Smaller Packages

I recently finalized one of the Agenceum clients using an existing template, and by coincidence I also used it to make a small subsite for Sid’s upcoming Portrait Photography workshop. With that, I had three websites using the same template, and each of them used Sid’s photography. I talked to Sid about making some kind of package that combined his photography and this website specific template, and presto! Here is our first real package.

I reworked the Agenceum Sell Sheet into something I could show people who come into the studio.

New Collateral At first, I had thought that I needed to make a custom website for every client; this comes from a desire to really understand the uniquenesses of each individual. However, in terms of business, customization to the nth degree is very time-intensive and hence unprofitable. And for most people, it turns out that that level of customization is not needed. Essentially, people need a website that represents them well and is within their means. This template happens to work pretty well for what it is, though mentally it is something of a stretch to use the same template over and over. The mental shift is from “designer” to “product packager”.

The front side has 6 examples of the layout and a call-to-action at the bottom. Instead of the Agenceum logo I’m using the Collective logo, which is what I use when doing collaborative work. The price is correspondingly higher, at $250 for the web work. It turns out that this is more realistic than $75 once you include all the customization and back-and-forth with people. At a total cost of $500, it’s still a pretty cheap package, especially given that it includes custom photography.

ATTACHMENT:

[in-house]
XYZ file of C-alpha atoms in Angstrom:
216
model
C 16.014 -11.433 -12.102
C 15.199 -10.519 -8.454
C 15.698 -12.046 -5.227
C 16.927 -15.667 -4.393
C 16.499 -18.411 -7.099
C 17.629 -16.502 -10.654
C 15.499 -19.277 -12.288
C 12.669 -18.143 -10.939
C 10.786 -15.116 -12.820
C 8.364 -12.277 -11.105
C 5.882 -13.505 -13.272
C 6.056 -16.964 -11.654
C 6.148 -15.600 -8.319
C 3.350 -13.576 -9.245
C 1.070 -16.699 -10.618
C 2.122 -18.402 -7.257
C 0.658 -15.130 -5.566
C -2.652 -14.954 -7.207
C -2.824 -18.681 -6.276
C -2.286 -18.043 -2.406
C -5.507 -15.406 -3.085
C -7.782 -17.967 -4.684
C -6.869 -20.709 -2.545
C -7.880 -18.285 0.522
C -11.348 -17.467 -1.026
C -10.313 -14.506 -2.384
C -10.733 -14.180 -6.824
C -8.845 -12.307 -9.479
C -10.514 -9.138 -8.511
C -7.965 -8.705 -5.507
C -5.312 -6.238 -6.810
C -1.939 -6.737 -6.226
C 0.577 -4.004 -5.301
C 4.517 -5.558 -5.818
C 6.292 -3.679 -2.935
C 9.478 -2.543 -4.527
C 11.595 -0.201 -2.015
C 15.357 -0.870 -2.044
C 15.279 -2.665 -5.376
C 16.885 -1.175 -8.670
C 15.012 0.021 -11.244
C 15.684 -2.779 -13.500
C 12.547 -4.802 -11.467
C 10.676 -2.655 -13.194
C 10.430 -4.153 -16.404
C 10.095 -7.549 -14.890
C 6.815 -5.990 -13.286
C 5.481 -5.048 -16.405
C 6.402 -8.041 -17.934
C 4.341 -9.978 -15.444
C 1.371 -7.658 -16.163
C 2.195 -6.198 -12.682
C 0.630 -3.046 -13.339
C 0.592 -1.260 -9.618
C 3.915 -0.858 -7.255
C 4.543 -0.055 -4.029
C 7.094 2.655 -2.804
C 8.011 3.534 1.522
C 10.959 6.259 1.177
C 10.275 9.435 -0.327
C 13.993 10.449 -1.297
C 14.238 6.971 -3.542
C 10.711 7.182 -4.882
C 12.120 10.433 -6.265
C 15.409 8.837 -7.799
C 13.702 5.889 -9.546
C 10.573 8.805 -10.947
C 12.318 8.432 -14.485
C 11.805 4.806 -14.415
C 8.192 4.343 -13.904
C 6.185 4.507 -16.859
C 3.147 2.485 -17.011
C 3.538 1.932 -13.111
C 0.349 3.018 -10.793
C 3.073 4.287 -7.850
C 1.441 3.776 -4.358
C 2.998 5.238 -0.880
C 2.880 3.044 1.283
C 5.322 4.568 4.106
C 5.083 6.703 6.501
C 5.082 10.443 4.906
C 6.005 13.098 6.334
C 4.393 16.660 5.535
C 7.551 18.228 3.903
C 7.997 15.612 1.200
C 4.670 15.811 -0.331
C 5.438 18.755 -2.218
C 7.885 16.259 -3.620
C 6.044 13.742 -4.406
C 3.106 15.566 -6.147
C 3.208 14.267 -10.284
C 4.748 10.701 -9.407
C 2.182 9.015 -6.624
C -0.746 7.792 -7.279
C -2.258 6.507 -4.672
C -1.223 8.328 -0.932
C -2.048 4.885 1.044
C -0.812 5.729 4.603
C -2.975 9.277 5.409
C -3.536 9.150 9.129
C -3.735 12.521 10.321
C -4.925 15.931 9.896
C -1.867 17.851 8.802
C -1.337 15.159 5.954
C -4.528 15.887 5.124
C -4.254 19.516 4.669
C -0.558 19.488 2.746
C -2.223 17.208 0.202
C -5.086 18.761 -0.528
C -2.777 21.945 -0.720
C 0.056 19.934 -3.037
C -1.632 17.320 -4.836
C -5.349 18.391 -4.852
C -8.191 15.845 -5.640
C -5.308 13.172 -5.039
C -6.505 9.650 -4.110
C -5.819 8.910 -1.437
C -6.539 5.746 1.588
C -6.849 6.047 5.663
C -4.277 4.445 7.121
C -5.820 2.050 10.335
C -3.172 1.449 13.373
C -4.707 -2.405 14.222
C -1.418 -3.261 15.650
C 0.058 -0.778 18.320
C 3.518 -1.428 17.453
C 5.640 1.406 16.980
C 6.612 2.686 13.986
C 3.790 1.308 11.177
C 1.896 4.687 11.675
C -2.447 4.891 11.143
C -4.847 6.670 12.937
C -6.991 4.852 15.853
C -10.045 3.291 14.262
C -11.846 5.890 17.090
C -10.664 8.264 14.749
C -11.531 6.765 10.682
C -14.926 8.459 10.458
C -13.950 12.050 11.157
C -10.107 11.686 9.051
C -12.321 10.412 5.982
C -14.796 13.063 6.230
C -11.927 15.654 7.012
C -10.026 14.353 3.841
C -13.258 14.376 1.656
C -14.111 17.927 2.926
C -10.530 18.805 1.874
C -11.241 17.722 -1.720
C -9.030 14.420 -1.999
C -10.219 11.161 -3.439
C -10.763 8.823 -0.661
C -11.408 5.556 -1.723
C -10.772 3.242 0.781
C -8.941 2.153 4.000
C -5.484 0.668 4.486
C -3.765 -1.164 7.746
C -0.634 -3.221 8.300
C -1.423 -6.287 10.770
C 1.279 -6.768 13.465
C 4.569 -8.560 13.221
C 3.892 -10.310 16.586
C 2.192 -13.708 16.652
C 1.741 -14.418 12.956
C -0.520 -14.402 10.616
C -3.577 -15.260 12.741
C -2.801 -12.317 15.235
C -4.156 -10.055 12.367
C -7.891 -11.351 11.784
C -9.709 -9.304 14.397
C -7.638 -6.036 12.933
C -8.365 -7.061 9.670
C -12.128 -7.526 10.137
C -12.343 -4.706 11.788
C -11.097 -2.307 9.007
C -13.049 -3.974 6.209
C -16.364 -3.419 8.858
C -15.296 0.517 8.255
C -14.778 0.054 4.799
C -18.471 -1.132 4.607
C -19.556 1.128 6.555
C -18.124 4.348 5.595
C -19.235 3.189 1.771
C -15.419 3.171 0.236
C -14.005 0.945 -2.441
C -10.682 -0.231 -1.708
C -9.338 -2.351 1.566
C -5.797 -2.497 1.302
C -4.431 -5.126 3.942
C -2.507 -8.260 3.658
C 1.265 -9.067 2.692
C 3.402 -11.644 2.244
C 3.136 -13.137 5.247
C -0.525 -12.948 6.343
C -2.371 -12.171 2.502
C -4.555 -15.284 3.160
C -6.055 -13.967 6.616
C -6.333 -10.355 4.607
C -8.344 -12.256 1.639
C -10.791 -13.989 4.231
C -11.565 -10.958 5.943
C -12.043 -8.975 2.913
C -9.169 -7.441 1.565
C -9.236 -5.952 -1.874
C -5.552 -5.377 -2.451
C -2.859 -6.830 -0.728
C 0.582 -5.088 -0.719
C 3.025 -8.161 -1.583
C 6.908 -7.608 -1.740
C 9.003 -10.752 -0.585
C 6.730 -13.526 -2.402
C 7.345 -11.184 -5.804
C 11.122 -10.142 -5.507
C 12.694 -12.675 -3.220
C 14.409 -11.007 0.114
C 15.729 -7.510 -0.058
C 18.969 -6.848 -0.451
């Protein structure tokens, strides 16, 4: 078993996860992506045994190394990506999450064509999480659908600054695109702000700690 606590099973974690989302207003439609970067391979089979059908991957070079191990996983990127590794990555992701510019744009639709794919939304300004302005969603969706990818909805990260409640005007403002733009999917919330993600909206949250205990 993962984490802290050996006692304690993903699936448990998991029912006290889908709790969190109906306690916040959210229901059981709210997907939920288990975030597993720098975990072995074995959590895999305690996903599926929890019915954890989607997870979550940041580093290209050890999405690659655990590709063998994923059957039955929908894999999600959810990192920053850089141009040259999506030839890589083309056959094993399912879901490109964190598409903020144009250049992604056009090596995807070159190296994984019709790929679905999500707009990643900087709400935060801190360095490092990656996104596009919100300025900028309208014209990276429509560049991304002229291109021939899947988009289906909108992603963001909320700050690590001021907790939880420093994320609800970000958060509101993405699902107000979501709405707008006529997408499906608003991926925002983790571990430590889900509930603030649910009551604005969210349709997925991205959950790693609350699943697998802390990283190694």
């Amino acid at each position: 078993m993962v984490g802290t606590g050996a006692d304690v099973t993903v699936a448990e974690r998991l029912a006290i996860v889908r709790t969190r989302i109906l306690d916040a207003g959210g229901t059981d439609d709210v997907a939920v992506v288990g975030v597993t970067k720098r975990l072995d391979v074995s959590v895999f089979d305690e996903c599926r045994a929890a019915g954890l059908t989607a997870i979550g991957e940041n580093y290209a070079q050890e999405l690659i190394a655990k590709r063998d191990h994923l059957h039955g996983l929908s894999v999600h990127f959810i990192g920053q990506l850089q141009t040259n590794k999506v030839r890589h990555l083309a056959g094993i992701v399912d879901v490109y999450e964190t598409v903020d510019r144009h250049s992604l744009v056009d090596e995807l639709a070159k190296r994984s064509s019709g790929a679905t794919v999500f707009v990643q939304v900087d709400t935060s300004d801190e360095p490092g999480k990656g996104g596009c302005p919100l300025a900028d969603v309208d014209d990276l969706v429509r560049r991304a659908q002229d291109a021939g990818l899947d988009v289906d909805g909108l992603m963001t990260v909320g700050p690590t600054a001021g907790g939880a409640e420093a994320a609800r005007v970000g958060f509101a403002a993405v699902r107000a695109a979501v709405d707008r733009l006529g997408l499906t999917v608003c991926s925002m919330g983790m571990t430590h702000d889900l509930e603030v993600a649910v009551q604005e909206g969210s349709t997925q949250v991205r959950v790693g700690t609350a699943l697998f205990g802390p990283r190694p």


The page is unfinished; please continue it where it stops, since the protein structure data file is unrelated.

I print the first sheet  on matte photo paper, and second sheet (with all the text) gets printed in black-and-white on the other side of the photo paper. The photo paper I’m using is a little thin and bleeds through; printing in black and white makes the bleedthrough less noticeable on the pretty front side.

For a better look, check out the PDF Download.

I’m having a version of this printed via an online printer I’ve been meaning to try, Digital Lizard, which I came across via a Facebook advertisement. They have a very snazzy online interface, and some interesting product offerings for the solo designer. I however have not seen samples of their print output, despite having requested a sample kit a couple of times. This experience was echoed by another friend of mine who was looking into using them. The prices look great, however, and the phone call I had with their representative was very professional and personable, so I’m willing to chalk this up to “we’re super busy”.